Academics get serious about video games

Some of the new questions in a very young field: How do you judge a game? As you would a novel? Should we think up a whole new vocabulary for evaluating games? What do the social dynamics of online worlds — those massively multiplayer games — tell us about human behavior?

In Copenhagen, Denmark, the IT University has established the Center of Computer Games Research, which just graduated its first Ph.D., Jesper Juul.

Juul appears to be the first person anywhere to ever get his doctorate exclusively in video game studies. His dissertation “Half-Real: Video Games Between Real Rules and Fictional Worlds” seeks to define what video games are, and how academics ought to go about studying them.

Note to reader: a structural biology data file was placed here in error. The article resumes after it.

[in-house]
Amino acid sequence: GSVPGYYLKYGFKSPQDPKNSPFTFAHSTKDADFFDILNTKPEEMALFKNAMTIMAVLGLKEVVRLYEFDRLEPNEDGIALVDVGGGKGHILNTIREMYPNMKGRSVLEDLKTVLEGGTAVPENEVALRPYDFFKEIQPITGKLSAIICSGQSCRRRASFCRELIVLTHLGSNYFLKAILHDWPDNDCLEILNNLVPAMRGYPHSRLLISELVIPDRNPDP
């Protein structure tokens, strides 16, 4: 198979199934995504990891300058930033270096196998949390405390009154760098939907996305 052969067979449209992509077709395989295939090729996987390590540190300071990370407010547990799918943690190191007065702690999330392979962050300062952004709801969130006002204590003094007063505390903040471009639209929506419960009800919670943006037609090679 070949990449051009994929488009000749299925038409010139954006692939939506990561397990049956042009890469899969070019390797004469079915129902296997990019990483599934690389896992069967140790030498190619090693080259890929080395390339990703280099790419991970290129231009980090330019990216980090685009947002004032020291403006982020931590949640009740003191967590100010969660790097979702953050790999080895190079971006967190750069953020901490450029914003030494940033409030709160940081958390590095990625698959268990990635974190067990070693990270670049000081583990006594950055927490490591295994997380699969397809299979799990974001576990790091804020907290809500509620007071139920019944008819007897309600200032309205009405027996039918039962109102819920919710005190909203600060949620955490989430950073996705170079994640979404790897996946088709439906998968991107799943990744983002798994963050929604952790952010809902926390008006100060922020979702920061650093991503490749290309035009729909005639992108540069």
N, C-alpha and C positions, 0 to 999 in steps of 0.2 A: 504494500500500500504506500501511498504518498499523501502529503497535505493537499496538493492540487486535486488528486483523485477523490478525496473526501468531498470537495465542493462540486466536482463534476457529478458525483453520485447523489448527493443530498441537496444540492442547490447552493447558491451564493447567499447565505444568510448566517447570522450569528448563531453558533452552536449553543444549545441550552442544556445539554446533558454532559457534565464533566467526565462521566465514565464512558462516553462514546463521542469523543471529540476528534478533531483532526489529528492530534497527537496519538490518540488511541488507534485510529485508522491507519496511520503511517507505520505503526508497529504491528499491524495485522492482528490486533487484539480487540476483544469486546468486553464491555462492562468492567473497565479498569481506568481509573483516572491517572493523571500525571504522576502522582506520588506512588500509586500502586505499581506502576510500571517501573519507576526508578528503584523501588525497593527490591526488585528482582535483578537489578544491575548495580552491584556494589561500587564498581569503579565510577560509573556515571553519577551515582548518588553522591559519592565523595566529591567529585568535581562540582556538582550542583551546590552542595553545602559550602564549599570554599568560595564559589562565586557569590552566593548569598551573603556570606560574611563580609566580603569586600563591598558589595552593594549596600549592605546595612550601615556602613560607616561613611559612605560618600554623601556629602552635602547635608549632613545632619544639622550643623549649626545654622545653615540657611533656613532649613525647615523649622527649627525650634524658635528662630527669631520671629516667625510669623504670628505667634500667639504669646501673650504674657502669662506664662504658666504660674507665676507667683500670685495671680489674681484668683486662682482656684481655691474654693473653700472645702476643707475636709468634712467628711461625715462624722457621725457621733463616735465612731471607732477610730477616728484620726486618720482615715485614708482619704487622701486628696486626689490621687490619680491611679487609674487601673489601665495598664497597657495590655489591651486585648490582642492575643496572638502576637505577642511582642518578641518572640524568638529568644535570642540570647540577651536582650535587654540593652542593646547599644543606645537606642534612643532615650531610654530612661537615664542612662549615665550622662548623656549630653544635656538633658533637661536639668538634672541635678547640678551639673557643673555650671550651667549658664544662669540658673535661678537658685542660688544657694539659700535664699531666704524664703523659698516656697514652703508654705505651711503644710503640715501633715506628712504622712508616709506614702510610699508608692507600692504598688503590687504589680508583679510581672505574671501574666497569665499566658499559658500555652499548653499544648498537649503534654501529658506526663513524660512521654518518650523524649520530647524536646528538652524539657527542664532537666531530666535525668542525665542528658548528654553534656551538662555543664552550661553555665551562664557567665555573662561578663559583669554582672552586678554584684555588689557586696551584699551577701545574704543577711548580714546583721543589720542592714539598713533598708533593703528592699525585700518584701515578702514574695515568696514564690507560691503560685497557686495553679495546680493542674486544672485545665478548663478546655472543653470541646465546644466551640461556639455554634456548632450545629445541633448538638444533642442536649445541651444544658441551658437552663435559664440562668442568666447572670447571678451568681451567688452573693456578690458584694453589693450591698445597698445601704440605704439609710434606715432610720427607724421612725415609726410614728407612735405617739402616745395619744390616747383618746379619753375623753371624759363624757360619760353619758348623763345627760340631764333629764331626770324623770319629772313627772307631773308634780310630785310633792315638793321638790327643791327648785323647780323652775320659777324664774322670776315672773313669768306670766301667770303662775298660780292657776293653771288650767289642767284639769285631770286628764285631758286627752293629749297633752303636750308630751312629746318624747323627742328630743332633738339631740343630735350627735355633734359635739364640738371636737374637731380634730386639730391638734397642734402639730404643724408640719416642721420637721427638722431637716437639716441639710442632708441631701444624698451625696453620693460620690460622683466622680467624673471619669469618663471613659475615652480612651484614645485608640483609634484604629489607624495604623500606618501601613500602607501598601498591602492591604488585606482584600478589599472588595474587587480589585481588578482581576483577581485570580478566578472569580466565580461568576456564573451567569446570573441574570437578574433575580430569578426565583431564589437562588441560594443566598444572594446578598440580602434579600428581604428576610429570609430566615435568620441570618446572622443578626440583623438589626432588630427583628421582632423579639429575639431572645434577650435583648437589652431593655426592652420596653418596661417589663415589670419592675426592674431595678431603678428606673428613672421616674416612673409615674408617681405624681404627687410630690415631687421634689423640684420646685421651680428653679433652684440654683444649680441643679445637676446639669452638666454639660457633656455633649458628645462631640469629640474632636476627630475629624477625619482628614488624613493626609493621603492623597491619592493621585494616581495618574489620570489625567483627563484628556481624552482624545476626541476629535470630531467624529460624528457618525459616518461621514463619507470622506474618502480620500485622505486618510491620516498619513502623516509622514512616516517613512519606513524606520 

“There is an interesting naughtiness in taking something that many people consider unimportant and frivolous and then creating very detailed theory about it,” Juul said. But, he added: “I would say that video games merit much more analysis than novels or movies simply because they are less understood.” —Nick WadhamsAcademics get serious about video games (Mercury News/AP)

It’s not news that academics have been studying computer games, but it is news that the study of computer games is developing into a scholarly field of its own (rather than being situated within existing fields, such as literature, cinema, artificial intelligence, and so forth).

Besides Juul, this article also mentions Janet Murray, Espen Aarseth, Henry Jenkins, and Gonzalo Frasca. It also mentions next month’s Princeton conference on Form, Culture, and Videogame Criticism.